This month we welcome a special guest contributor to Kinbaku Today, Sugiura Norio. Sugiura sensei has offered to provide periodic commentary, advice, and reflection for Kinbaku Today for a special section: Sugiura Speaks.
“In my trips overseas, and from what I see on people’s Facebook pages and websites, there seems to be an increasing tendency in the West to steer away from tying the arms behind the back,” he observed.
“The argument seems to be that the gote is too dangerous. People seem to be advocating that we instead tie the hands in front, with the arms crossed over the chest.”
There is always an element of risk in shibari, Sugiura allowed. “After all, you are tying people, not objects. That’s why it’s so important to understand what you are doing and how the rope — and the model’s weight on the rope — impacts the body. But if people are getting hurt in a gote, I say the problem is not with the tie but with the person tying.”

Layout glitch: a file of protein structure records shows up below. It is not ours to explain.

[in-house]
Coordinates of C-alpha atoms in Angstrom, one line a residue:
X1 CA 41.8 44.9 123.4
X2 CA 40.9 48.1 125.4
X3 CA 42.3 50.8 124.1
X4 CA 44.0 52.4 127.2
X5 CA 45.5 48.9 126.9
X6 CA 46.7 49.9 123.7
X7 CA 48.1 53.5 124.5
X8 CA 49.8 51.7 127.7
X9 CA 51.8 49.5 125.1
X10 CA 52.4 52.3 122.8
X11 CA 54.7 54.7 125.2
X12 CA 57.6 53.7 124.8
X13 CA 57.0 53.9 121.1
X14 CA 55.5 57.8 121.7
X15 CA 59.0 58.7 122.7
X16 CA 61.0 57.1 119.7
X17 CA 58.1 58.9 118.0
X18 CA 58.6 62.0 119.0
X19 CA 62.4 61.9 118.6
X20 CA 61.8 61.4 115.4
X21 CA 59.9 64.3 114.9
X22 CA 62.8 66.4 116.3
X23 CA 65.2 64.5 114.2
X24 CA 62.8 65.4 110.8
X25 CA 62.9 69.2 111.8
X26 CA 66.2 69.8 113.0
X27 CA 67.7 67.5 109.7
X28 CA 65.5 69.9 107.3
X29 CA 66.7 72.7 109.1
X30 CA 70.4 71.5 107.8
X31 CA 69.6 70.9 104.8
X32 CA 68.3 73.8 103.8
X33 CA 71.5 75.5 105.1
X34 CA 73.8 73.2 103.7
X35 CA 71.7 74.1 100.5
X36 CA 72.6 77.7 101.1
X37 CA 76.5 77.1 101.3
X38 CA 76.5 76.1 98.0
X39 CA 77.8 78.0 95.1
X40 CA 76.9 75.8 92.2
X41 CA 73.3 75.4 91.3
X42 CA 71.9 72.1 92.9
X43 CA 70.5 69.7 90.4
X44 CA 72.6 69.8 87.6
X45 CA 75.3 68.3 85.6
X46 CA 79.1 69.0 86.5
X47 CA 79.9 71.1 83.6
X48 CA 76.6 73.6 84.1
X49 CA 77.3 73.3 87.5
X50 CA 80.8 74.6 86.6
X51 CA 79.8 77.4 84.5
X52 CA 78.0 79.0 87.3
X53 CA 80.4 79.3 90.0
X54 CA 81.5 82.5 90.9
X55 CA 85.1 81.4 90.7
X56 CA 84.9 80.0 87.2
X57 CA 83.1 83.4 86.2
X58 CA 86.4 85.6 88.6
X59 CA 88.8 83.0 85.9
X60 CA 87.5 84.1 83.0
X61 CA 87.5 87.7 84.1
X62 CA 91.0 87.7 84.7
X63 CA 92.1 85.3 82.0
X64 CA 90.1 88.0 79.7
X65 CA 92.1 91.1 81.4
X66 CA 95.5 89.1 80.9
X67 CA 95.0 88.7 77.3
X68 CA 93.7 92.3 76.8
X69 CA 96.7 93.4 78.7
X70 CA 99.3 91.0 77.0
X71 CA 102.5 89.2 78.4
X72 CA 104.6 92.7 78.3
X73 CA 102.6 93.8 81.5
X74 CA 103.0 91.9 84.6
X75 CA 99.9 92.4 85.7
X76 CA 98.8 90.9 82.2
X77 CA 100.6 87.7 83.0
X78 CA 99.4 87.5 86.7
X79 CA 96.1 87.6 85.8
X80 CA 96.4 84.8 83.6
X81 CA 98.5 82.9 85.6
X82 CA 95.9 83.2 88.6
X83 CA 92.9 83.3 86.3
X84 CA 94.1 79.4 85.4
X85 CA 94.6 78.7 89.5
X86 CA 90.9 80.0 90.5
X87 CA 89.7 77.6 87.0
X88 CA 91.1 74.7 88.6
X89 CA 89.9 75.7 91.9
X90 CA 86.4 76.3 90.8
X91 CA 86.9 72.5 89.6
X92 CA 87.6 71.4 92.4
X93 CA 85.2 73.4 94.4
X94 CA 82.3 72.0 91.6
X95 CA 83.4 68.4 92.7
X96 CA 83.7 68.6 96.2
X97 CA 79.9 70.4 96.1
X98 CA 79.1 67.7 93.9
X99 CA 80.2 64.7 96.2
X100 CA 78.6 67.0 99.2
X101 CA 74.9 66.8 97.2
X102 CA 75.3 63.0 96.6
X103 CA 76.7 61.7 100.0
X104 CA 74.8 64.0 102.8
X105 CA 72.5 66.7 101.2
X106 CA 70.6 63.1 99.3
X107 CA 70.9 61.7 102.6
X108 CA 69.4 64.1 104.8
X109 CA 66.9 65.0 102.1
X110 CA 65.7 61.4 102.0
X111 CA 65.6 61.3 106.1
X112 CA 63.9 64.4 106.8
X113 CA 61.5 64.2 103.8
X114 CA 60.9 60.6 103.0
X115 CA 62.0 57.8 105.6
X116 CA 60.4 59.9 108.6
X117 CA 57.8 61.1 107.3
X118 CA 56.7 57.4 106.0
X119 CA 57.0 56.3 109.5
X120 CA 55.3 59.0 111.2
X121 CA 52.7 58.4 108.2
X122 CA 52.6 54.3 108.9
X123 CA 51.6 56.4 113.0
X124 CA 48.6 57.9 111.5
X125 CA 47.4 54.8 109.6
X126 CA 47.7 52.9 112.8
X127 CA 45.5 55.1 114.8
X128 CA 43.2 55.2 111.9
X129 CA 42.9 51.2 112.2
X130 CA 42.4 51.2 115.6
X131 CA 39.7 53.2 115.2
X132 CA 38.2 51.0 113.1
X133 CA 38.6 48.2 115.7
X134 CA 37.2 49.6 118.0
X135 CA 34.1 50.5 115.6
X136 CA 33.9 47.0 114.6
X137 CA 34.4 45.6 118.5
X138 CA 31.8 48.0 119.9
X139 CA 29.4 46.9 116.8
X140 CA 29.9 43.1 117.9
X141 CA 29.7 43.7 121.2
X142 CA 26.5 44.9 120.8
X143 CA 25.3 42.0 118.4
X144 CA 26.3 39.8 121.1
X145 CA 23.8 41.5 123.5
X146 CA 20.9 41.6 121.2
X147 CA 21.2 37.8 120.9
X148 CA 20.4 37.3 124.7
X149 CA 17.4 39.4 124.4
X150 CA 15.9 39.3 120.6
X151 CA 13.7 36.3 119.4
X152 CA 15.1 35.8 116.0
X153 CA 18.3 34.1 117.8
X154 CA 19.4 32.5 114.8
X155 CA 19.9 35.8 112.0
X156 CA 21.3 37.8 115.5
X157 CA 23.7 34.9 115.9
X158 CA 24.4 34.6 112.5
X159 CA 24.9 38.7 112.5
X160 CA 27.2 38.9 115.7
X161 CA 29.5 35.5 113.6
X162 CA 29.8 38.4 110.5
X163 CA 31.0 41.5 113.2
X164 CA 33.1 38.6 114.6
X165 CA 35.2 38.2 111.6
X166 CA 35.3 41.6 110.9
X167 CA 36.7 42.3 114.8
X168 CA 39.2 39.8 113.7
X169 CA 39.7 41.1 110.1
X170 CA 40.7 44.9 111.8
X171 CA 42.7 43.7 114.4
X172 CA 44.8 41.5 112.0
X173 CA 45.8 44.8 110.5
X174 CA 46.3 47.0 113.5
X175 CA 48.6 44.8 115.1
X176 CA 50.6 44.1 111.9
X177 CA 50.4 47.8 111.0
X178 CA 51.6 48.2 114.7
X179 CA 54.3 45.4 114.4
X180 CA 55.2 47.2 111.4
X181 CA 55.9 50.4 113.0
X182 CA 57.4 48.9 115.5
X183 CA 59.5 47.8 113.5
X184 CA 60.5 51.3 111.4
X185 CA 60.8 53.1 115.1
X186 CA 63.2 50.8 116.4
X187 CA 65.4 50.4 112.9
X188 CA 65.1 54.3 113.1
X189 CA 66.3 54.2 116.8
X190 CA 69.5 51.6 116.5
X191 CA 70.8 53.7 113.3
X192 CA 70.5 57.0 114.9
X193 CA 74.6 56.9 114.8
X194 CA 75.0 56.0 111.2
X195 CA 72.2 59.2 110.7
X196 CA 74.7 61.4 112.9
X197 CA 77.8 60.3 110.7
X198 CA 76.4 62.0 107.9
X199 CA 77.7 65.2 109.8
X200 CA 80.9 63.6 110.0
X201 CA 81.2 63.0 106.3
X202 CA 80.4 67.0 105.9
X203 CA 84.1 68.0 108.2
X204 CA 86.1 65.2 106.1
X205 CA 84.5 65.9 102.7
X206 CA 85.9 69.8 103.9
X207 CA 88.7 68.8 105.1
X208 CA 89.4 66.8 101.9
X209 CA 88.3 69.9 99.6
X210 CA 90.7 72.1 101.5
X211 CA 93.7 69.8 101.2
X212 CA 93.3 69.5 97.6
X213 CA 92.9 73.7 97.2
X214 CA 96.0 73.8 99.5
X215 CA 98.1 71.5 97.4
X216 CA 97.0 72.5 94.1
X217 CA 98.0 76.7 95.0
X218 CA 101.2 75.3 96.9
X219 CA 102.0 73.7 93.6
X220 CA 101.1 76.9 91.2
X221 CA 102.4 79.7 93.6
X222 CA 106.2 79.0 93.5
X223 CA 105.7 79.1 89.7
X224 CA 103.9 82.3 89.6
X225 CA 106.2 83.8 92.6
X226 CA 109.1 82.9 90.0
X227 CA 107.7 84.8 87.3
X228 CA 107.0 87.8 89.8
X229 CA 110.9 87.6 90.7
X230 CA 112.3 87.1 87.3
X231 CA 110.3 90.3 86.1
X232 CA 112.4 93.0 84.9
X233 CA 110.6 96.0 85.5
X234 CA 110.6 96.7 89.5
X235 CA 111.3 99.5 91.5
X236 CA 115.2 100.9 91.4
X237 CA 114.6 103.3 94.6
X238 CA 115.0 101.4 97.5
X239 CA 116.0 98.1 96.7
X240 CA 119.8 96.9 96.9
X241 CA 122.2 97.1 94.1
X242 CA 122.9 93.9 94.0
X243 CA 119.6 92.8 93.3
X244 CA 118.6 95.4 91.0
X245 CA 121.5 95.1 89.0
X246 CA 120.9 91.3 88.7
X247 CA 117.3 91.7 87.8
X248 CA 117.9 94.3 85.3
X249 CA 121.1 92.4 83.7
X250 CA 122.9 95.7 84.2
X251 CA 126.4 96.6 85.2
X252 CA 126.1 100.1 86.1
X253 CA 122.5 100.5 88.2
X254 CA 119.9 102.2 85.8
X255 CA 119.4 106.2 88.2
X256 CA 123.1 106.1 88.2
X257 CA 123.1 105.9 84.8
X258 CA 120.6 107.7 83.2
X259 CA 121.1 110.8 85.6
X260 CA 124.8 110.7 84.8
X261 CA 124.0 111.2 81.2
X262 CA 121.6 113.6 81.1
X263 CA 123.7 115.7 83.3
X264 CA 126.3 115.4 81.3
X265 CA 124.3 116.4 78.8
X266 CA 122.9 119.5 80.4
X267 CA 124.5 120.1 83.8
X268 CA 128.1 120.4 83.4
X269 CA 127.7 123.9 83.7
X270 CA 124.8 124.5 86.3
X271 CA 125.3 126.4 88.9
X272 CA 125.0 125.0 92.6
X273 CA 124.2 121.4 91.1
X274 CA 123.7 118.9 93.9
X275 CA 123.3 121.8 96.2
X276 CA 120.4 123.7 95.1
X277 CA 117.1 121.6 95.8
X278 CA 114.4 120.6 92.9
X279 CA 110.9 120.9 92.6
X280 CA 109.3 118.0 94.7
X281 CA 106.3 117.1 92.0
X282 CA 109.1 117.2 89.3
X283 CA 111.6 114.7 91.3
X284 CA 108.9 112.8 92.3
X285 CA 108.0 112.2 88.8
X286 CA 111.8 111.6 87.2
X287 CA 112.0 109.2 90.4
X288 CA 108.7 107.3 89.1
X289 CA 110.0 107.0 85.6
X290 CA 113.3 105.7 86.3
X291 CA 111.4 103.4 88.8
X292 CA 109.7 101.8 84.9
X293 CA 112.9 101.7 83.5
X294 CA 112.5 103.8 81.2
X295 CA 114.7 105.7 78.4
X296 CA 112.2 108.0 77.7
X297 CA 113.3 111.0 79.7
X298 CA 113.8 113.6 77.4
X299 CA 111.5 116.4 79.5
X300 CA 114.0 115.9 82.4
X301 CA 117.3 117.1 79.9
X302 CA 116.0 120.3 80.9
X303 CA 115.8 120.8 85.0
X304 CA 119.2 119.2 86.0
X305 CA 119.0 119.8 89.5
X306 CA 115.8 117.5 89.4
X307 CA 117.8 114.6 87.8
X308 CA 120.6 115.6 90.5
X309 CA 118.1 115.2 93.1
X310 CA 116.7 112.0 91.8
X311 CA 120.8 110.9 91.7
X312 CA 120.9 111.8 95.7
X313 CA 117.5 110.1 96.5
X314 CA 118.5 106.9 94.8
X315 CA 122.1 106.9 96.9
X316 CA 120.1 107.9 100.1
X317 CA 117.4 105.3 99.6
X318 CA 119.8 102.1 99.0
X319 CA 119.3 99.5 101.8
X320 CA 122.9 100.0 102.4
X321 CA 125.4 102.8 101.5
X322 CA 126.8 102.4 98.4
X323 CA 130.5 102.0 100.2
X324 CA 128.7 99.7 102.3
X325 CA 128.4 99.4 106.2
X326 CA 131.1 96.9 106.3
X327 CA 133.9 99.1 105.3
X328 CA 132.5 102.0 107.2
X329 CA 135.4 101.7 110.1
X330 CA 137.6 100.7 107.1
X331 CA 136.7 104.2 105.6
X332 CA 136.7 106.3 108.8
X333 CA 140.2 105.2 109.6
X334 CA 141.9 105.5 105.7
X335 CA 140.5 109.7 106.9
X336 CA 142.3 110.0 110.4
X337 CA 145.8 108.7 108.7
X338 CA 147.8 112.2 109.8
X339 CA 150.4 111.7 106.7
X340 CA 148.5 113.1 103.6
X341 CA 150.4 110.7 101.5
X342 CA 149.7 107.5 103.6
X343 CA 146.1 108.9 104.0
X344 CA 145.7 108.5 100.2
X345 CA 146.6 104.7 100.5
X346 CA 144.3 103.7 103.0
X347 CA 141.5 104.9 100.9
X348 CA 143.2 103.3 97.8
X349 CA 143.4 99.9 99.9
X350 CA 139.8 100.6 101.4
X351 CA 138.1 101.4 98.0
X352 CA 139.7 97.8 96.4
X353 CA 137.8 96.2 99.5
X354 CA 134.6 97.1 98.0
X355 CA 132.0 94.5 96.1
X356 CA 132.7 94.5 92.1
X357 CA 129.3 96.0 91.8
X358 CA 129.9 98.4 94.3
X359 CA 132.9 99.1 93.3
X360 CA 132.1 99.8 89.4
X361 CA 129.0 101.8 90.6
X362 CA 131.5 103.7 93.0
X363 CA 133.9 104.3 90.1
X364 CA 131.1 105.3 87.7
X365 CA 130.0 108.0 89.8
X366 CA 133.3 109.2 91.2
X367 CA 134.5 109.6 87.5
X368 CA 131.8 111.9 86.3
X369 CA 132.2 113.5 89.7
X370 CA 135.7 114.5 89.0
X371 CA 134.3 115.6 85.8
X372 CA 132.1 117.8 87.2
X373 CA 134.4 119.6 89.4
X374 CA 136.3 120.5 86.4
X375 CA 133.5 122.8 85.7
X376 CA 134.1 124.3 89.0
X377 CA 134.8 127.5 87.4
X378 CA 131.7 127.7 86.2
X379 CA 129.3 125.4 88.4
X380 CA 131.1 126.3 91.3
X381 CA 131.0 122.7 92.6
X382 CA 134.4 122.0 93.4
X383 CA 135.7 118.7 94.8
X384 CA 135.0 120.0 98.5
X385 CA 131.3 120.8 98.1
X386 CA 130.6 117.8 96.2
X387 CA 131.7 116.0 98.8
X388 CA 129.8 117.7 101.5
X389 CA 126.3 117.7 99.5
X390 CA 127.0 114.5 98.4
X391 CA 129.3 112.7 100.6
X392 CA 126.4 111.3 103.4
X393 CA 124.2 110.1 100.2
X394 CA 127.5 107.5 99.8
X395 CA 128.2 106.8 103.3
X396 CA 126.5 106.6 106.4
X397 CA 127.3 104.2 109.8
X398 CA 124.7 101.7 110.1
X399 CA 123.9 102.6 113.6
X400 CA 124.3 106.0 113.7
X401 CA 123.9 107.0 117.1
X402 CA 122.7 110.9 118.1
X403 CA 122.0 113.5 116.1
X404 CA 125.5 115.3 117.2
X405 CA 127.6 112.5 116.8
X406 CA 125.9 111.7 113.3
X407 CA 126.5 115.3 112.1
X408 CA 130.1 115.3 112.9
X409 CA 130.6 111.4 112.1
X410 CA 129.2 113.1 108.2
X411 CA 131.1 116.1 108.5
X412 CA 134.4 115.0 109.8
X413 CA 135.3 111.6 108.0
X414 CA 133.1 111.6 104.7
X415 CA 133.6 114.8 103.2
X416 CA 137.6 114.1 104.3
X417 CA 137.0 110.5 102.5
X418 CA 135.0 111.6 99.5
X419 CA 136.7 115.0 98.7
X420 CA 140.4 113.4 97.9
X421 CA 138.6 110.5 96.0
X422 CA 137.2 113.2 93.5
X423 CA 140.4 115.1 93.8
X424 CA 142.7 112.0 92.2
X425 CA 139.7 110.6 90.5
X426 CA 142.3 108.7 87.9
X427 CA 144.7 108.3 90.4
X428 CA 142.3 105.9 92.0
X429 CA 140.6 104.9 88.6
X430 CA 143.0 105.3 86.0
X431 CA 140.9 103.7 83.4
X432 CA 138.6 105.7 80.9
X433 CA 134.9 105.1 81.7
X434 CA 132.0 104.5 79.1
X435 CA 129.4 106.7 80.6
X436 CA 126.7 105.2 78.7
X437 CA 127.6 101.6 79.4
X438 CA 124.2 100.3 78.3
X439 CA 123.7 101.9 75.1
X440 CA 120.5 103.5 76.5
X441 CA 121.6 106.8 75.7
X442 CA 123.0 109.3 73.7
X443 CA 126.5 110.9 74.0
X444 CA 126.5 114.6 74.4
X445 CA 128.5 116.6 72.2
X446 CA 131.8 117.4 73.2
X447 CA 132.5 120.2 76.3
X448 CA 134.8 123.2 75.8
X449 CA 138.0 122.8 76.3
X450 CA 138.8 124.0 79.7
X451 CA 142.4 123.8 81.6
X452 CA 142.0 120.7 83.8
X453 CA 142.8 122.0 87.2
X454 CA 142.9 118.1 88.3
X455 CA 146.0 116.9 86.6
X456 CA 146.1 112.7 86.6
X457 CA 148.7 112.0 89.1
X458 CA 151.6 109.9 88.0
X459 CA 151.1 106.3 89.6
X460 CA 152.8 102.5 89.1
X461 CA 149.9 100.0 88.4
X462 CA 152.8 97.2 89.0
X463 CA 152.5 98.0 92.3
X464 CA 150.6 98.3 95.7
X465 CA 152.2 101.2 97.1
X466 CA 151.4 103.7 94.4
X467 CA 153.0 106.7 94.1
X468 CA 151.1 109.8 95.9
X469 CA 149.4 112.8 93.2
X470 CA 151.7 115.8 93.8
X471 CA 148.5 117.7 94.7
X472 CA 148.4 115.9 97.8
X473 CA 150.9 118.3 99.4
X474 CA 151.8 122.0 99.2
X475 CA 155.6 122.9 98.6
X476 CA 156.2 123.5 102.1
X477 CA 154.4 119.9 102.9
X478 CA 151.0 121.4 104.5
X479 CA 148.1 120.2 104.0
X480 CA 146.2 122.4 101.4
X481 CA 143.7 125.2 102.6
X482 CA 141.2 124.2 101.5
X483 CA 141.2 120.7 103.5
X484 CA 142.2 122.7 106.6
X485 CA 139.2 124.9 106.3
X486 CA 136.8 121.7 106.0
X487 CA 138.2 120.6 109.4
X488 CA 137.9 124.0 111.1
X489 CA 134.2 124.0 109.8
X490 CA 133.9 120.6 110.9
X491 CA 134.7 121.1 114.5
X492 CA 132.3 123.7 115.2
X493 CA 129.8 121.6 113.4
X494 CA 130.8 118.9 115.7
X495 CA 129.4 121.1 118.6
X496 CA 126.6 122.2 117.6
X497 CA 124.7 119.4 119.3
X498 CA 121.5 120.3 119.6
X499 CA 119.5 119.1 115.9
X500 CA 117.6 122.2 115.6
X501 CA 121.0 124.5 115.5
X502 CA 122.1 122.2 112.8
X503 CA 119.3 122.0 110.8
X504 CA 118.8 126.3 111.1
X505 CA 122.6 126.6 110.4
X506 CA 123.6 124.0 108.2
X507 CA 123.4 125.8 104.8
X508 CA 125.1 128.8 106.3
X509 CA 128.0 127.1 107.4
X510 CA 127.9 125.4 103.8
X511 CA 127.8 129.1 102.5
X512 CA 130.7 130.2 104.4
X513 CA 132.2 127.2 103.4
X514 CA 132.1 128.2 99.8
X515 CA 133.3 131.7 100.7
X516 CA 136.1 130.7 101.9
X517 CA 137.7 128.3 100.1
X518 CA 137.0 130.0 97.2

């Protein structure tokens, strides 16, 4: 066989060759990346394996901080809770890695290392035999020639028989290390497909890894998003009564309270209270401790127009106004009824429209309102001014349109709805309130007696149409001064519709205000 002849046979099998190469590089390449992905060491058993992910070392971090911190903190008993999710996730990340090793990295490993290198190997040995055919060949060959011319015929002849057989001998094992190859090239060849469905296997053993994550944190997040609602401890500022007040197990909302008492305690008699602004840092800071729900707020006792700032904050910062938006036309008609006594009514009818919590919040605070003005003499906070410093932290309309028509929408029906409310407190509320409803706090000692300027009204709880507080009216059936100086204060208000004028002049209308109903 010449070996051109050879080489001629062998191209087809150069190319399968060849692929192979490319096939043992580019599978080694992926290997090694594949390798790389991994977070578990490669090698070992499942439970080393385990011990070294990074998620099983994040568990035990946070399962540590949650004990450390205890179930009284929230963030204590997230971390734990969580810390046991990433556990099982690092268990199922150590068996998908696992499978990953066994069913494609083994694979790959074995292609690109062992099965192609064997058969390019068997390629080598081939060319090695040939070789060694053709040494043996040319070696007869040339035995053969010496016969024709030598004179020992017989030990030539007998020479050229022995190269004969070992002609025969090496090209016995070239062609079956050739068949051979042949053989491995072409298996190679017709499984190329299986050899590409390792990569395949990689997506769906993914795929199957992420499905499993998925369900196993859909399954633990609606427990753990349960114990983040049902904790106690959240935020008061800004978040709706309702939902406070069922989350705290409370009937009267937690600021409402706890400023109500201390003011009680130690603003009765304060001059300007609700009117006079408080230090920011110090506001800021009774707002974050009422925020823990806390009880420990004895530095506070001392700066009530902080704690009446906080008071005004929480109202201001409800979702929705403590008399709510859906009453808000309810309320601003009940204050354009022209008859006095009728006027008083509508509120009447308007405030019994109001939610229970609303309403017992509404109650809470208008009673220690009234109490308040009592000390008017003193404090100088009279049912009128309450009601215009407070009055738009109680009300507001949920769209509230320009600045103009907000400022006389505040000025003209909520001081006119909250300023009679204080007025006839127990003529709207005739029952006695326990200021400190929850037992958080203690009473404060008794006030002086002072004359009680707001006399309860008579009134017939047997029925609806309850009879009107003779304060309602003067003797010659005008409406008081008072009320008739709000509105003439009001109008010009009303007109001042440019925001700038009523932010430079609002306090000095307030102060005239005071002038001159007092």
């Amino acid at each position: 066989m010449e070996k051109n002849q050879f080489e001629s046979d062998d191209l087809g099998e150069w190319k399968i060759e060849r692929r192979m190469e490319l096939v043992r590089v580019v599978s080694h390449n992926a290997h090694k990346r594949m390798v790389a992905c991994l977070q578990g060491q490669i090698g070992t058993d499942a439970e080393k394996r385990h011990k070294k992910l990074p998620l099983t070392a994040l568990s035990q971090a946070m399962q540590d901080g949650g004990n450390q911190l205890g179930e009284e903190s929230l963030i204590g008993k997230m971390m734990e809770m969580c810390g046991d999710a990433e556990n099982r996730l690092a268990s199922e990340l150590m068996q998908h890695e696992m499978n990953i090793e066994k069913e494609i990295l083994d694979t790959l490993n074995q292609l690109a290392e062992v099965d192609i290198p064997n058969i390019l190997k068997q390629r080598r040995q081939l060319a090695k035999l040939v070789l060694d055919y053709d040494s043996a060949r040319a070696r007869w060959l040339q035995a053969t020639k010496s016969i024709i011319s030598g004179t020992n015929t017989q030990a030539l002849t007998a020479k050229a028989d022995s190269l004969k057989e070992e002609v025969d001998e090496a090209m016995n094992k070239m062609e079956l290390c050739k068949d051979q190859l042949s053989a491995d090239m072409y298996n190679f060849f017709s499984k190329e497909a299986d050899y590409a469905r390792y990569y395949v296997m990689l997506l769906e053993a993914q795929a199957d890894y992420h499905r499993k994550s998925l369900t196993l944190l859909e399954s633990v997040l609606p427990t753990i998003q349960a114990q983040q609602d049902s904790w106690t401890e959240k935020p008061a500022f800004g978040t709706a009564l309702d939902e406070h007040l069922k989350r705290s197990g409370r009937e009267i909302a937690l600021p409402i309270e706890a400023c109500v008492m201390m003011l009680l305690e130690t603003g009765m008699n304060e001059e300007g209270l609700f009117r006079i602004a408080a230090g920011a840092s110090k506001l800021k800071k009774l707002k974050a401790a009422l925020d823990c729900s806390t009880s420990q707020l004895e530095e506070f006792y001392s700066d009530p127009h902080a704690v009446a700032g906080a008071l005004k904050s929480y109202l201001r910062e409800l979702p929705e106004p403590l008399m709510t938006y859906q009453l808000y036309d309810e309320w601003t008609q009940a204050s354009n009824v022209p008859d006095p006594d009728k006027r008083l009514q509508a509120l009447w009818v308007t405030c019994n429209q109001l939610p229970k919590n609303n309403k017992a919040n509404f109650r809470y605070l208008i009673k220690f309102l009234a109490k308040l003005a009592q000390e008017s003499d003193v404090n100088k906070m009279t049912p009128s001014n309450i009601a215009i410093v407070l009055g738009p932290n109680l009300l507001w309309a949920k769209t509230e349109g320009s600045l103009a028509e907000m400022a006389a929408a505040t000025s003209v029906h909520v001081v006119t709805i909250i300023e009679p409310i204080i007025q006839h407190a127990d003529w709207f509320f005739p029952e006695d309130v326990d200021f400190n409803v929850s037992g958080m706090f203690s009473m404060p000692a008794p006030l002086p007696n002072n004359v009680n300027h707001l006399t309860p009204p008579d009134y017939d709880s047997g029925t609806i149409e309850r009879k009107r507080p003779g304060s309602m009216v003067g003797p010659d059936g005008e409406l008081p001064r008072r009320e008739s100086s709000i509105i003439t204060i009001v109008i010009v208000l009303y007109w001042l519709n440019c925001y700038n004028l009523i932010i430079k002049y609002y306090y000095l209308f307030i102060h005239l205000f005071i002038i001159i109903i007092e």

Those who tie absolutely need to learn the correct construction of a gote, and how to place the rope to avoid the nerves, Sugiura said. They should also be sure their partners do appropriate stretching before being tied, so that tight muscles don’t contribute to stress on the nerves.
More than anything, those who tie shouldn’t rush to suspension, he urged. “Suspension isn’t the be all and end all. It should never be the goal. If you can’t do a very solid gote, you have no business suspending anyone, even in a partial suspension. That’s how people get hurt.”
“But where can you go from the arms tied in front, crossed over the chest?” he asked. “Nowhere. You can’t build on that.”